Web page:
With investors stepping up and putting pandemic restrictions behind them, commercial real estate has witnessed the liveliest start to the year. The recently shared data from JLL informs that investments have reached their highest first-quarter level on record in the first three months of 2022. With investments standing at US$292 billion currently, the previous record for the first quarter of US$225 billion was set in Q1 2018. Here is a detailed report by SURFACES REPORTER (SR).
Revival of the sectors
Offices, hotels and retail witnessed a rise year on year in their quarterly investment figures after suffering from the COVID-19 pandemic. Commenting on the revival of these sectors, Sean Coghlan, Global Head of Capital Markets Research and Strategy, JLL, “There’s clearly now evidence of improved sentiment among investors towards those sectors as operational uncertainties diminish.” However, while investment sentiment around real estate improved, it’s not without a sense of caution. Uncertainties in the market are to rise due to the combining efforts of geopolitics, inflation and rising interest rate. The report suggests that monetary policy changes, transport and trade bottlenecks, labor shortages and the demand pressures created by companies looking to either nearshore or reshore would definitely make the real estate sector ponder.
Getting back on track
Additionally, some of the positive sentiment has come from a relative return to normalcy. Post lockdowns, employees and companies are getting eager to get back to the office amid the rise of hybrid working. According to JLL, this rising confidence saw a boost in office investment with US$81 billion invested globally in offices in the first quarter – the highest level since 2007. Coghlan adds, “Investors are focused on identifying opportunities in sectors and we’re seeing office investment, for example, approach normalized levels, particularly in Europe.”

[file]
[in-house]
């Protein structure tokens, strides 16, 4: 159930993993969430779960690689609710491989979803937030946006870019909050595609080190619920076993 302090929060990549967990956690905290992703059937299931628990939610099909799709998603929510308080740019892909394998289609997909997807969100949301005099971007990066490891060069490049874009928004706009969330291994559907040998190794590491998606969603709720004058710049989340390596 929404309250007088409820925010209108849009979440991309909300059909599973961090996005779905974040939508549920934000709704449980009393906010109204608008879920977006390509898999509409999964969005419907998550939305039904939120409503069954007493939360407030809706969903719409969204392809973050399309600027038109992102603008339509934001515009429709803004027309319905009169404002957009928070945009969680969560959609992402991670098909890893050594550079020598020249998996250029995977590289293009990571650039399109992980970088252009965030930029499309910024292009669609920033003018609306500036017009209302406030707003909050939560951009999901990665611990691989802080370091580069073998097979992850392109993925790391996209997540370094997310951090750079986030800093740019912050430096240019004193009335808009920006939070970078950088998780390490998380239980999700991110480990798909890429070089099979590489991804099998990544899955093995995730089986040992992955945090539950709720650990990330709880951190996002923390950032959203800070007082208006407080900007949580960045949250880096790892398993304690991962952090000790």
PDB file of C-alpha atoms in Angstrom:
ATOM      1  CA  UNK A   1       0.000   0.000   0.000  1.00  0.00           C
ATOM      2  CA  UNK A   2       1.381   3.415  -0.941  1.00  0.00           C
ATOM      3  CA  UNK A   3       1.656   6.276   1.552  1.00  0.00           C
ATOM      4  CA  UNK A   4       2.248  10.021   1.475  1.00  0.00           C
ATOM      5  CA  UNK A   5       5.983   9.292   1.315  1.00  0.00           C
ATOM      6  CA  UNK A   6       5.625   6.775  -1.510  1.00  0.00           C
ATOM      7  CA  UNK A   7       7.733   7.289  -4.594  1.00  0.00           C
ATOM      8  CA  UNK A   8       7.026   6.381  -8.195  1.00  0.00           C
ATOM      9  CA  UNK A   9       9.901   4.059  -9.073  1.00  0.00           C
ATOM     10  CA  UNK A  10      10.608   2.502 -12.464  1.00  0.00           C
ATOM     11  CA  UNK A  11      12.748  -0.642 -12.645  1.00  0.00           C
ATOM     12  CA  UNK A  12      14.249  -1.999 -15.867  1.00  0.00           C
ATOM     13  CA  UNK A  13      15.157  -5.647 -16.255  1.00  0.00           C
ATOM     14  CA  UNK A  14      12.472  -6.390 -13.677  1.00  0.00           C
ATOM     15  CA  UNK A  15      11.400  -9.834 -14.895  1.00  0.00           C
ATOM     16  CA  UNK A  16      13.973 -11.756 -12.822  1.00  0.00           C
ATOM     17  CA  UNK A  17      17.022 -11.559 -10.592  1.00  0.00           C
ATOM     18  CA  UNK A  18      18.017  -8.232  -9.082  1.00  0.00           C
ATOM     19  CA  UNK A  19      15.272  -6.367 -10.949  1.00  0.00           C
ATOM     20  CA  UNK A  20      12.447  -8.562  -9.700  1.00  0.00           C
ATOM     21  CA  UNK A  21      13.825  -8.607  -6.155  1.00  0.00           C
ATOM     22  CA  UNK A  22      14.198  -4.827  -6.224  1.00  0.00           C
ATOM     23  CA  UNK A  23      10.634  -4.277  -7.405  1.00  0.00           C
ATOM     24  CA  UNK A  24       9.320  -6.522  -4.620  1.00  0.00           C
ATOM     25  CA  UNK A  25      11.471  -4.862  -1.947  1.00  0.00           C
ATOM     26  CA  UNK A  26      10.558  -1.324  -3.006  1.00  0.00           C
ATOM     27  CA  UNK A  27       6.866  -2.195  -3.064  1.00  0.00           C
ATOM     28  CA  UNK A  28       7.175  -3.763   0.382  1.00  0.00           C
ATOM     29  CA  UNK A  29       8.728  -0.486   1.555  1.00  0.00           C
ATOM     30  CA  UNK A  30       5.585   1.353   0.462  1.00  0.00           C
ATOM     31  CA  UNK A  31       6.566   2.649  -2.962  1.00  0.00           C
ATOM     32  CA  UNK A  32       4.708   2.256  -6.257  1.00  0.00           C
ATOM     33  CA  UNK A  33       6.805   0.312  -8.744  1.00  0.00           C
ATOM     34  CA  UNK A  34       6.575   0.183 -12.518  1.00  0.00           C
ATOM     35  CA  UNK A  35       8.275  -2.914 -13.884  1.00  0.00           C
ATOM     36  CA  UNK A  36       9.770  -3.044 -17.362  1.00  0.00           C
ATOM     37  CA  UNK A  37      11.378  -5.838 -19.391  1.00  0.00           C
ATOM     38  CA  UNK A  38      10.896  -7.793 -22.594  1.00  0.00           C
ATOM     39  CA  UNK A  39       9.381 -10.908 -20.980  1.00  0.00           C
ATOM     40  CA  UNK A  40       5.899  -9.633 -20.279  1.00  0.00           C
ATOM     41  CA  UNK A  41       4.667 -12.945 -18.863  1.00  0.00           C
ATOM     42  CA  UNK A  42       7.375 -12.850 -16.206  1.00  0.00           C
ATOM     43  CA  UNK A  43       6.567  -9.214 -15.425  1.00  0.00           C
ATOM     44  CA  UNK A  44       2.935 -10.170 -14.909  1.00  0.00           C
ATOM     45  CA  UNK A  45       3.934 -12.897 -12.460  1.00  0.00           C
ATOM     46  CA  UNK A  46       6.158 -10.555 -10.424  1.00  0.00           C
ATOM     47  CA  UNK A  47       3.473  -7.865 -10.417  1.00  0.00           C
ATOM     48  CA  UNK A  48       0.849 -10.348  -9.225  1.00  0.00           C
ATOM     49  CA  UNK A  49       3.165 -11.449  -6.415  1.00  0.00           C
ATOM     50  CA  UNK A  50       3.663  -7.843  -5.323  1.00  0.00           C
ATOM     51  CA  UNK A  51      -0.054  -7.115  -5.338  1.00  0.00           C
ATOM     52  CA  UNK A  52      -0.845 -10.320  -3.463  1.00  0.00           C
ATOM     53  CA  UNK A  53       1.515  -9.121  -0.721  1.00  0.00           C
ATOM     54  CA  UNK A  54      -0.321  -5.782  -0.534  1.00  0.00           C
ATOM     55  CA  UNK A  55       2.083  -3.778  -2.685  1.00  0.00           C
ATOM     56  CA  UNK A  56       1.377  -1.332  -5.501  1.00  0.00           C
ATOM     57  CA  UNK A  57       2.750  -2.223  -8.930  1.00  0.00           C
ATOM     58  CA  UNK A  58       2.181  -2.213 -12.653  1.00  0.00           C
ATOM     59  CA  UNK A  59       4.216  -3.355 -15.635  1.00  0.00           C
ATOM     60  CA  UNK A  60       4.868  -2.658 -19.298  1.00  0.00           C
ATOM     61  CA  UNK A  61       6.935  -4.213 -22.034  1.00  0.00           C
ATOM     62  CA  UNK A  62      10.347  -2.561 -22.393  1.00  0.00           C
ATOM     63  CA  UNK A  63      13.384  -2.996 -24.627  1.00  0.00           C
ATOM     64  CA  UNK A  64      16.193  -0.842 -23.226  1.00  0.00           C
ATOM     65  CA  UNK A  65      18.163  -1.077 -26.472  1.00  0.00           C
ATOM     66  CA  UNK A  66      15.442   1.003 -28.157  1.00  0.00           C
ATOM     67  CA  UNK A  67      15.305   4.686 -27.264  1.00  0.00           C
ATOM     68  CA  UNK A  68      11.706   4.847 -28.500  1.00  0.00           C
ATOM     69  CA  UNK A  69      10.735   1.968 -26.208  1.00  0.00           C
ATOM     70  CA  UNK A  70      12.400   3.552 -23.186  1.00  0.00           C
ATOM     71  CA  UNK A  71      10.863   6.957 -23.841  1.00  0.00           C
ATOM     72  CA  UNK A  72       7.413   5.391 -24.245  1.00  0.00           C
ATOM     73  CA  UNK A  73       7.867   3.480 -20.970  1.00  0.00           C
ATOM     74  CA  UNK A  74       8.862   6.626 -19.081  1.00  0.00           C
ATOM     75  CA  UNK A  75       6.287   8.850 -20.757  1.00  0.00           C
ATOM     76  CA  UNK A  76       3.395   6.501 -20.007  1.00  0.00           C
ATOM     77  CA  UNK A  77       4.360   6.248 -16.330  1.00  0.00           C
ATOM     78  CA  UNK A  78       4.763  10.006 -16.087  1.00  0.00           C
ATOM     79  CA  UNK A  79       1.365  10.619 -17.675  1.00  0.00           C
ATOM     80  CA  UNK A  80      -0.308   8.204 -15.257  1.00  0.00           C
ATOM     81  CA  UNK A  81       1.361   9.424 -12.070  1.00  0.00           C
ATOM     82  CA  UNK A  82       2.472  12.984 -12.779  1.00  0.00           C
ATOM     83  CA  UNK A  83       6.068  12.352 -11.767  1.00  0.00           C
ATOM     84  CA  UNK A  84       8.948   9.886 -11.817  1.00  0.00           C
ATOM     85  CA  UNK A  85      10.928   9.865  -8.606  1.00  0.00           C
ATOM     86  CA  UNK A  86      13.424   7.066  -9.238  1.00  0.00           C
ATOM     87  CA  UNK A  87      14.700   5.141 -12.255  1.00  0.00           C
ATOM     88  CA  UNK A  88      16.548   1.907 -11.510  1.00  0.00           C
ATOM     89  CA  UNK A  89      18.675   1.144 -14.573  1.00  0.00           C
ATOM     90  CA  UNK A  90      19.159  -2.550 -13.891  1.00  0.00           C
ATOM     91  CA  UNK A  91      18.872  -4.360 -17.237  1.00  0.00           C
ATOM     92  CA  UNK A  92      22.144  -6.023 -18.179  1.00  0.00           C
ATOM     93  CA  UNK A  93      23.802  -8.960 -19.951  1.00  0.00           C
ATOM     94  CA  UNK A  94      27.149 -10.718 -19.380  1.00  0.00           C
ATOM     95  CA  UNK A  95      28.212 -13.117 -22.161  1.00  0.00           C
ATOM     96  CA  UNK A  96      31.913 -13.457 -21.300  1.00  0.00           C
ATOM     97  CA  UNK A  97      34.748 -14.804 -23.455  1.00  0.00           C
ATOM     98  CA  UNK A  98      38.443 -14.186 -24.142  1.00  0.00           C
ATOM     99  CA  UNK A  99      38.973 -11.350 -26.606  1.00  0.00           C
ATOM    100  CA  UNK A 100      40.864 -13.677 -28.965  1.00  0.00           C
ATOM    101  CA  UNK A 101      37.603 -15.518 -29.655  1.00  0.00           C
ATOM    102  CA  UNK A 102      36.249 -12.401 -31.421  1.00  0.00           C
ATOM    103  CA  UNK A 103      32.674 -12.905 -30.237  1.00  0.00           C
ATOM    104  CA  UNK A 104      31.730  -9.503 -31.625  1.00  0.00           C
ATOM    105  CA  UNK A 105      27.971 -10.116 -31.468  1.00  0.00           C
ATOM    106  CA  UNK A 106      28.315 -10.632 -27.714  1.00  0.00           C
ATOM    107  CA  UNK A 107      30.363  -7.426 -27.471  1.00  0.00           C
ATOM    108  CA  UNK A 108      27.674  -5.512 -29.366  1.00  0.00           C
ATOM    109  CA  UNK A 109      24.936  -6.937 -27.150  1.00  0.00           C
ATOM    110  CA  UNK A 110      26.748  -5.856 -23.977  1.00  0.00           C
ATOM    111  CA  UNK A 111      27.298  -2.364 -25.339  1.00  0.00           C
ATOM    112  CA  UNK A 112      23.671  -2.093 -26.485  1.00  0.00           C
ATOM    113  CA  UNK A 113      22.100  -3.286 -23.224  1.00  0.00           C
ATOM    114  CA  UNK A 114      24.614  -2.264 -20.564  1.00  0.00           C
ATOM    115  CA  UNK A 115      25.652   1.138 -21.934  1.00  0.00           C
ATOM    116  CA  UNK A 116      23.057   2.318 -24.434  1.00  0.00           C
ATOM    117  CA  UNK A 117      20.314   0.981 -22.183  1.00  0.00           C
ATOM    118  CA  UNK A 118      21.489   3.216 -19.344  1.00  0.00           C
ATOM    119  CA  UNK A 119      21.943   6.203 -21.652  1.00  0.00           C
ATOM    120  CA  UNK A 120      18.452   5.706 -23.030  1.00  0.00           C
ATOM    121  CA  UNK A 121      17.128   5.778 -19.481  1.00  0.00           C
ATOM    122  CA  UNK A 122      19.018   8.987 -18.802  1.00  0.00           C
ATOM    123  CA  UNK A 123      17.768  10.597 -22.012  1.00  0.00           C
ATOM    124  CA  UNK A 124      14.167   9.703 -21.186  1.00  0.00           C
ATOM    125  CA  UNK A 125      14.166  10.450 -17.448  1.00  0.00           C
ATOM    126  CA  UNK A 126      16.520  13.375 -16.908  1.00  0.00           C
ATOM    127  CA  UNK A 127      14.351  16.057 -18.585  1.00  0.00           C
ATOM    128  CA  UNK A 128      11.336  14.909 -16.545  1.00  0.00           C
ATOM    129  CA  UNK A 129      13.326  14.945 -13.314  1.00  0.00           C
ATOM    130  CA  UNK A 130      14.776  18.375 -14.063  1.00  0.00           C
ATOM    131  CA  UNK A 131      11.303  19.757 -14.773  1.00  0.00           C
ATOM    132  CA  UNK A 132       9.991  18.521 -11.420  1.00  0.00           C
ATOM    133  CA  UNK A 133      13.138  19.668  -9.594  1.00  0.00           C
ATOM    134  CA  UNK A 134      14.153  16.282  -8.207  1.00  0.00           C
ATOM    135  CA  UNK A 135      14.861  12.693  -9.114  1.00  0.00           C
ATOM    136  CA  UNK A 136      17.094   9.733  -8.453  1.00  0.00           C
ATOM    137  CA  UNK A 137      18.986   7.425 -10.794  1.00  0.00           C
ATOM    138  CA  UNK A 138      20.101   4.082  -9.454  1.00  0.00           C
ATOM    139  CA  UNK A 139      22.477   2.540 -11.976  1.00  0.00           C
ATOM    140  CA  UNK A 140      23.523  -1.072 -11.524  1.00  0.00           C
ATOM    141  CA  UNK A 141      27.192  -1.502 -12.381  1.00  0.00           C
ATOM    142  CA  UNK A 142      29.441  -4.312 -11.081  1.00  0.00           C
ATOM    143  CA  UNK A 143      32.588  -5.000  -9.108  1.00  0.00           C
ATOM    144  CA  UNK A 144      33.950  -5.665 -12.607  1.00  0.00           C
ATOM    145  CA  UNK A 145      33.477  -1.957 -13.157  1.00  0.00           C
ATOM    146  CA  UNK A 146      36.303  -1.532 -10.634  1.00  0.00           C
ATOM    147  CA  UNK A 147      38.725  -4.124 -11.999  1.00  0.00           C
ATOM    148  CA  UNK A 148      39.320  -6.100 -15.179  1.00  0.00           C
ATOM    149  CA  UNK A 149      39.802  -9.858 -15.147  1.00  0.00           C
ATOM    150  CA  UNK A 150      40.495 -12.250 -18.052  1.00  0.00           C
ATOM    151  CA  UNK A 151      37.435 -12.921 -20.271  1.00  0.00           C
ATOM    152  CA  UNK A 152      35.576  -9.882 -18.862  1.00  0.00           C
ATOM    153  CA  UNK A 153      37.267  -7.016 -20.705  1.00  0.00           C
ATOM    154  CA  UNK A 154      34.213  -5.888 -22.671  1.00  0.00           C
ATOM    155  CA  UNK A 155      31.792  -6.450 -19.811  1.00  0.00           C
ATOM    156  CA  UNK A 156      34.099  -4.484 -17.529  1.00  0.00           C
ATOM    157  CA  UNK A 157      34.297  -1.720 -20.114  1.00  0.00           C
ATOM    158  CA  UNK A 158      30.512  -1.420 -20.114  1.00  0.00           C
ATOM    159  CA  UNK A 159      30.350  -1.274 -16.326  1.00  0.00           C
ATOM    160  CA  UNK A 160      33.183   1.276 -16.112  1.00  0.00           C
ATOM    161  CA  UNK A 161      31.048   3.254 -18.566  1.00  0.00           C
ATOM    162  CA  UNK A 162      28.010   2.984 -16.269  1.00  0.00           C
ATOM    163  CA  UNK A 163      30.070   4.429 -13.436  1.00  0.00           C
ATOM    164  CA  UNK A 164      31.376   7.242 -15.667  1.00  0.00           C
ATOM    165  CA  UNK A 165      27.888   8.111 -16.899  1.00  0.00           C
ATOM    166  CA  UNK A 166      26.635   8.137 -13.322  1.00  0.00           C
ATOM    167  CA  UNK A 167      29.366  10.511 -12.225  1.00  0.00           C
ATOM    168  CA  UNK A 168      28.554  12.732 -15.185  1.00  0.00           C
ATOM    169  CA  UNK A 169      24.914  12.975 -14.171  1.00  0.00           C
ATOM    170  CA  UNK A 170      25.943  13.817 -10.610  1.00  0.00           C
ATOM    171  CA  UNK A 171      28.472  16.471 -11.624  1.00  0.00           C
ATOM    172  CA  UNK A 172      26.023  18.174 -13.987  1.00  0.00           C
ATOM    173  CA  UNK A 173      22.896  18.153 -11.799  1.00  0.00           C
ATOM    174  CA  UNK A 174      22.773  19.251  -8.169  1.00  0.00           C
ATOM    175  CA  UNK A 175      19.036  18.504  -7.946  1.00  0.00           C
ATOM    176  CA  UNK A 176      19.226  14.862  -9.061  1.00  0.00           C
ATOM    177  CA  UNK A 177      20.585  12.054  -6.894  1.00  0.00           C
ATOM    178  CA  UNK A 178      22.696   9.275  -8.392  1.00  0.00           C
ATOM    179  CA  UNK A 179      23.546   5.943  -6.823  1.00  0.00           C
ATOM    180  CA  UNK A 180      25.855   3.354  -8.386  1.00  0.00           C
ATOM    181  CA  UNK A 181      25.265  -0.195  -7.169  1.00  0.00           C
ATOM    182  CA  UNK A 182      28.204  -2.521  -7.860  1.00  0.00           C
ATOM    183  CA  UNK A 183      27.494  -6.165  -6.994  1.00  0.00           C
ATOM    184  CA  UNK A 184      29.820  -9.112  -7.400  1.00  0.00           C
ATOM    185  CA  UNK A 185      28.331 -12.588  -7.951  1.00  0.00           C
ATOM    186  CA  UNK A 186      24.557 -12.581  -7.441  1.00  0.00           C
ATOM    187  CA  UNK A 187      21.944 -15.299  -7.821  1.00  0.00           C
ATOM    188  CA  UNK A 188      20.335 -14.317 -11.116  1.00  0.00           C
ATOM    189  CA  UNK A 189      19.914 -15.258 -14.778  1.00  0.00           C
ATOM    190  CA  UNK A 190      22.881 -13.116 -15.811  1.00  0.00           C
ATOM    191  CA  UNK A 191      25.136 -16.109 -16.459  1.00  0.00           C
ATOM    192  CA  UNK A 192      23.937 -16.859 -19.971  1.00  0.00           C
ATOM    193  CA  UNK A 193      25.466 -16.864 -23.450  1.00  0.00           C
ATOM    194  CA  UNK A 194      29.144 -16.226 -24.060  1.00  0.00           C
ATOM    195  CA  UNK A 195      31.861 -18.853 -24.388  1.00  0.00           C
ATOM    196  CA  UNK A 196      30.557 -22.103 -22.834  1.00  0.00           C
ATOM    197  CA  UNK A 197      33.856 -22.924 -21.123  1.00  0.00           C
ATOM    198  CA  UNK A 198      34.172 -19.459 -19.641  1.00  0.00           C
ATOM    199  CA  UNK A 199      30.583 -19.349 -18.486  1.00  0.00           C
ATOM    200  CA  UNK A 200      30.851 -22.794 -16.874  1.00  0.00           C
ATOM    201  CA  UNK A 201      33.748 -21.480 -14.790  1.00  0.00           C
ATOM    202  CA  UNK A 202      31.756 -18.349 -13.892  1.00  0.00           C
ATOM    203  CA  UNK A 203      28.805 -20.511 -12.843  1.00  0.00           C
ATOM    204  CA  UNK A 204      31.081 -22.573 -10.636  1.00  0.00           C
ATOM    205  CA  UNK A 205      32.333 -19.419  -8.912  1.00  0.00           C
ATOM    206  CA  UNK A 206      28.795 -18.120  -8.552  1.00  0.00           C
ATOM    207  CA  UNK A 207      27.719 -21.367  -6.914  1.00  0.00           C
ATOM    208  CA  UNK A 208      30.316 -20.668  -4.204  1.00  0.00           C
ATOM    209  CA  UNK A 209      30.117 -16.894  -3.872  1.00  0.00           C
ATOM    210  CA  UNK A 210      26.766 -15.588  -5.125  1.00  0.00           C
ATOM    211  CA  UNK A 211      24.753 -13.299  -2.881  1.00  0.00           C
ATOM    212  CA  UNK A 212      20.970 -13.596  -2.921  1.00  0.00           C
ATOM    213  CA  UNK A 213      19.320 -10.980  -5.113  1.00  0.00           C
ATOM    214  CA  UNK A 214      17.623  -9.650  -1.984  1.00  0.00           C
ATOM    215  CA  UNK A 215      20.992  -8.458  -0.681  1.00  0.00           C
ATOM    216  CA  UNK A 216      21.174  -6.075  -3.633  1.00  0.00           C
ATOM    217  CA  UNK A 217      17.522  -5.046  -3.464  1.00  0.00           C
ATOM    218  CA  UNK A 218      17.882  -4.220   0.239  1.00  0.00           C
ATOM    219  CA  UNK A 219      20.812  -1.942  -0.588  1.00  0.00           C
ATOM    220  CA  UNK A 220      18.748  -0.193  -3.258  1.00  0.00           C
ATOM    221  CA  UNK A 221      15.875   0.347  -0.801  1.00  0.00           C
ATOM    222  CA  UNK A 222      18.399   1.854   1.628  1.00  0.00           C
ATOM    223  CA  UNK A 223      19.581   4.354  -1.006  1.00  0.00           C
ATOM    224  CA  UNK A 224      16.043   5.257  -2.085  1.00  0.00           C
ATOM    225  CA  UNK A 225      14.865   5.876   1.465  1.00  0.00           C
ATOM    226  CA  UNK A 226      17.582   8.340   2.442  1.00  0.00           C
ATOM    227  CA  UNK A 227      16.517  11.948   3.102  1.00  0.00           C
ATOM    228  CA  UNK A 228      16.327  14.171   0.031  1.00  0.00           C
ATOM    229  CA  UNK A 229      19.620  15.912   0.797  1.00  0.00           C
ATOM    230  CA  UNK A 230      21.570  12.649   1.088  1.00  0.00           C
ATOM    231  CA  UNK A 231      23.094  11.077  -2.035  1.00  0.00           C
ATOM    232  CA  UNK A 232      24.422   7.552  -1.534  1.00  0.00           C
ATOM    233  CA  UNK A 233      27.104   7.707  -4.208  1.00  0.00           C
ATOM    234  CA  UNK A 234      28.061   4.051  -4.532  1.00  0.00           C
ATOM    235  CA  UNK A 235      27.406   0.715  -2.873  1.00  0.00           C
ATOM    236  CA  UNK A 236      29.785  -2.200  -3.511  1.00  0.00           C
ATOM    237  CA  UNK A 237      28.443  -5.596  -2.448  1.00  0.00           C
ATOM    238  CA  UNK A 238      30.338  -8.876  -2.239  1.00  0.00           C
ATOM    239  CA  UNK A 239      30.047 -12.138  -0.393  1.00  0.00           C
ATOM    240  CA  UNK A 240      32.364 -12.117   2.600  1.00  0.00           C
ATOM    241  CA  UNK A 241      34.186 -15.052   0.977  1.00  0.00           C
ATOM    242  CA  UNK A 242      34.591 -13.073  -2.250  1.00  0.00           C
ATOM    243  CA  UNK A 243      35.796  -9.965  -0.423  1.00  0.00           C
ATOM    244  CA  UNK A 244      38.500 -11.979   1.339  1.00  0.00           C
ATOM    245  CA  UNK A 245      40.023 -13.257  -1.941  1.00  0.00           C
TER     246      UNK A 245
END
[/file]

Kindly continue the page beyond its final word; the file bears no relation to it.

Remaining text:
Similar confidence is observed in the retail and hotel sectors, informs JLL’s data. Nearly double from the year earlier, the global retail investment volumes were at US$38 billion, while hotel investment reached US$16 billion, up 127 per cent in the same period, according to JLL. Thanks to the improving occupier market, for offices, the global return to favour is large. The office leading demand in the first quarter was marked at 36 per cent – higher than in the same period in 2021 – and reached as high as 44 per cent in the US. Matthew McAuley, Research Director, JLL-Global Insight team, informs that technology companies continue to be a major driver of demand for office space with the tech industry accounting for the largest share of space leased in the US since the start of the year. He further highlighted that the “demand is at its highest for new or best-in-class space, so it’s clear that the flight to quality continues.”
Alongside this, the continued investment in logistics and living sectors drove half of the investment activity in the first quarter in the US. As for logistics, the tight supply of new space is pushing rents higher, with annual rental growth now at 10 per cent globally and in the US and Europe reaching 16 per cent and 11 per cent, respectively. McAuley informed that the new warehousing space cannot be completed fast enough to meet demand despite the record levels of new construction. “That inability to keep up with demand puts vacancy levels in most major logistics markets below 5 per cent.”
With dry powder now estimated to be at US$388 billion, finding a home for capital will continue to be a challenge in 2022. According to an annual survey by real estate fund associations ANREV, INREV and NCREIF, fundraising by real estate investment managers reached a pre-pandemic record high of €254 billion (US$239.5 billion) globally last year. “With many investment funds oversubscribed, where and how capital is deployed remains the critical discussion – but large, mature markets dominate and investors’ flight to diversification and quality continues,” adds Coghlan.
Image credits: Coworking Insights (for representational purpose)